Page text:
At the age of 30, Aaron Scullion is preparing to vote for the first time.
Having experienced homelessness and rough sleeping during his 20s, his life is back on track with a job and somewhere he feels safe living.
He will be joining other voters going to the polls in South Shields, in the north-east of England, on 6 May for the local elections.
"I'm excited to learn about what people have to offer and what people have got to offer me and people who have been in my situation," he said.
Better support in the town for people sleeping rough is one of the things he would like to see.
"I think there should be street rangers around just to check where rough sleepers do sleep or can sleep.
"There are a lot of homeless people who are hiding because they don't want to be seen or heard or they still have a little bit of pride left.
"Even just a quick 'hello' or 'how you doing? or 'would you like a cuppa?' They appreciate that."
Aaron said it is "really easy to find yourself homeless".
He was in his early 20s when he first experienced it after being evicted from his council flat for not paying his rent.
He was offered shared accommodation but said he did not feel safe living there. At times, he would sleep on the streets.
"Sometimes I was scared to go back home," he said.
"I don't take alcohol or drugs so they were trying to send me to places where I just wouldn't fit in and I'm not comfortable."
After moving to Carlisle, in Cumbria, he found himself in difficulty after losing his job and returned to the North East.
He said he was offered the same type of accommodation and the problems started again.
"I tried to hide so I would go to places where no-one would ever go," he recalled.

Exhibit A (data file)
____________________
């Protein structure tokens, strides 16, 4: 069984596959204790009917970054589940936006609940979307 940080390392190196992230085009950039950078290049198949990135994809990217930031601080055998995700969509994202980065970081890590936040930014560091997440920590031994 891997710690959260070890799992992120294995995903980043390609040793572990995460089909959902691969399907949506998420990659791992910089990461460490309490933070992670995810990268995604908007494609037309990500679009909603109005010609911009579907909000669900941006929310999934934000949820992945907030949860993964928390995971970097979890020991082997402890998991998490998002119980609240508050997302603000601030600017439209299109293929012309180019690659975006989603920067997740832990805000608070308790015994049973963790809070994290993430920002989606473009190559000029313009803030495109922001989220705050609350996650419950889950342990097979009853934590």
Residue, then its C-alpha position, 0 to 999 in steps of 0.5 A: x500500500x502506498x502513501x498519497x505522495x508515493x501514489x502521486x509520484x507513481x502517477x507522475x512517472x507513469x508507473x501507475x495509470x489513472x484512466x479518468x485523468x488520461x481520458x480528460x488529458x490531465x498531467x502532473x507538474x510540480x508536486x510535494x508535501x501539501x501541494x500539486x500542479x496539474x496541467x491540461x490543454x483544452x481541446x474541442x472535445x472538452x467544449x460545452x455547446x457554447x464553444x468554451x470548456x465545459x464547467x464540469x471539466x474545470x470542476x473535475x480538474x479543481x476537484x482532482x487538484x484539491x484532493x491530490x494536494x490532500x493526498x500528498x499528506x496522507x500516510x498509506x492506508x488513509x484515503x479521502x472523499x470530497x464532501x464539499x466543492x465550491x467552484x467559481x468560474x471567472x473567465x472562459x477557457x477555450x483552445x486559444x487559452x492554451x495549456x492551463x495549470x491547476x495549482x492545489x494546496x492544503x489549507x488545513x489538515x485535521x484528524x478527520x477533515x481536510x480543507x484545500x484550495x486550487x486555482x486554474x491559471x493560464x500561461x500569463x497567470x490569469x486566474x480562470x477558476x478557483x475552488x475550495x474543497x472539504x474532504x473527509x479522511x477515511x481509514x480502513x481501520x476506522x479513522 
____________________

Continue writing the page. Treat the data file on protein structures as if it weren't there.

"I would go to industrial estates where no-one would be rough sleeping, where people who had been out on the drink couldn't come and kick you or...whatever they do."
While he slept rough he kept clean by showering at a local leisure centre and washed his two sets of clothes at a launderette. He would hide away inside libraries to keep occupied and warm.
"When it's cold it's really cold, you are always fighting to keep yourself warm," he said.
"Although I was on the streets, I still tried to have that little bit of pride and I didn't want to tell my family I was homeless."
In 2018 he met the charity Emmaus North East and it offered him a safe home and a daily routine.
Three years later he's landed himself a job there, helping others who've experienced homelessness.
"My head is in the best place it can be at the minute," he smiled.
"I say it's always a life experience. I believe if I didn't go through what I've been through, I wouldn't be where I am today."
He said he believed the council needed to better understand the needs of homeless people and those who find themselves at risk.
"They need to look at the individual themselves, instead of a category that we are put in," he said.
South Tyneside Council said it was "committed to supporting all its residents in times of crisis" and would continue to look at "innovative solutions".
"We work hard to get residents housed in secure accommodation as soon as possible however this is not always easy depending on the needs of the individual," it said.
"While we cannot comment on individual cases, every person who approaches our services is given a personalised housing plan and we work with them, and our partners, to get people into secure accommodation and hopefully on to a pathway to transform their lives."
Full details of candidates for South Tyneside Council can be found on its website.
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